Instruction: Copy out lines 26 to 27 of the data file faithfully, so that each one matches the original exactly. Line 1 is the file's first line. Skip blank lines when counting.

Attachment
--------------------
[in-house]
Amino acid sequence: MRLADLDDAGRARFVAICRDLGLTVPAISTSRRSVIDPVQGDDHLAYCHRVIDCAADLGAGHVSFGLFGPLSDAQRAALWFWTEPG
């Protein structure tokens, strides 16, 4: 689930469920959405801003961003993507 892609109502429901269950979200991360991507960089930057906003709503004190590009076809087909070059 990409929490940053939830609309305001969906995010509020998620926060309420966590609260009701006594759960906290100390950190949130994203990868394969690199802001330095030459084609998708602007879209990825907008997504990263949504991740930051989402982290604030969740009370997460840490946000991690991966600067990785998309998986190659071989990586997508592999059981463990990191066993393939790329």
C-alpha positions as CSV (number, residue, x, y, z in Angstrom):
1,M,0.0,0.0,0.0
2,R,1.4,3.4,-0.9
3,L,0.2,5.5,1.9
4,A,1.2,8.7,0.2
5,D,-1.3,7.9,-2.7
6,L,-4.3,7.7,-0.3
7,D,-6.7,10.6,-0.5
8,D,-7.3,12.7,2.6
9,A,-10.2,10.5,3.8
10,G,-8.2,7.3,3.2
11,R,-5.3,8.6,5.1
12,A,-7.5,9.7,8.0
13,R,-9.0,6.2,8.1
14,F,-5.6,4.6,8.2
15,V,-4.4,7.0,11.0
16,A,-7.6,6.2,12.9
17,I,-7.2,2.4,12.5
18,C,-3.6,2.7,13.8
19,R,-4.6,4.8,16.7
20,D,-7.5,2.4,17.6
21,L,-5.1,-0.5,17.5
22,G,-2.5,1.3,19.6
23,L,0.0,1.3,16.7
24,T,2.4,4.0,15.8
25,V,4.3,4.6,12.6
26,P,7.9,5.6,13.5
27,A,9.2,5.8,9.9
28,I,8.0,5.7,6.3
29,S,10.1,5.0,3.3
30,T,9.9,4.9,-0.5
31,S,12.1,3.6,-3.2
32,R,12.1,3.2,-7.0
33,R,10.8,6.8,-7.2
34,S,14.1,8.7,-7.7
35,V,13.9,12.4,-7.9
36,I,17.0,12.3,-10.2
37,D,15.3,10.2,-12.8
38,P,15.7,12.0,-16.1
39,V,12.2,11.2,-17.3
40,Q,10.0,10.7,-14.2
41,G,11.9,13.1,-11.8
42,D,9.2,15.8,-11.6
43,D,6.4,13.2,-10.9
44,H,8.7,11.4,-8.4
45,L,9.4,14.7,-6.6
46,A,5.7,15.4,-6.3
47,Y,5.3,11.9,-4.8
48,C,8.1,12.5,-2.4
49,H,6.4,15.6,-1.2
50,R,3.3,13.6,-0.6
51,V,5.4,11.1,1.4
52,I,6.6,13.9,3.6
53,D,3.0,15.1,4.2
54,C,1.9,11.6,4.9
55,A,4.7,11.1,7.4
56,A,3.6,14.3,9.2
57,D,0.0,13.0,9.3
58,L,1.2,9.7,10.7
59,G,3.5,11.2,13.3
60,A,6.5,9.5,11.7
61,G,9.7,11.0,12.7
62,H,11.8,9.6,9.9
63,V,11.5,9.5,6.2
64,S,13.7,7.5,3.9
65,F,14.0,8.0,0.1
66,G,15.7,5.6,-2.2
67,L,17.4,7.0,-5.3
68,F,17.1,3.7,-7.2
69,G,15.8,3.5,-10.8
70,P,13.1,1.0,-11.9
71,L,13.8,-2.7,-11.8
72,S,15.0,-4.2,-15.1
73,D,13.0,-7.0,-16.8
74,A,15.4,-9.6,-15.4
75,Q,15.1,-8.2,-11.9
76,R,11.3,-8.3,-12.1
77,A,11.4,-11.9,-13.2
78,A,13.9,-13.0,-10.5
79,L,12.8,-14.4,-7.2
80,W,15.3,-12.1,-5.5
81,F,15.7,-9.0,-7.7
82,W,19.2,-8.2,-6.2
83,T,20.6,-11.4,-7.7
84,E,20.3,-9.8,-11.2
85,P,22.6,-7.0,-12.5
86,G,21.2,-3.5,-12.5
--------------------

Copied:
22,G,-2.5,1.3,19.6
23,L,0.0,1.3,16.7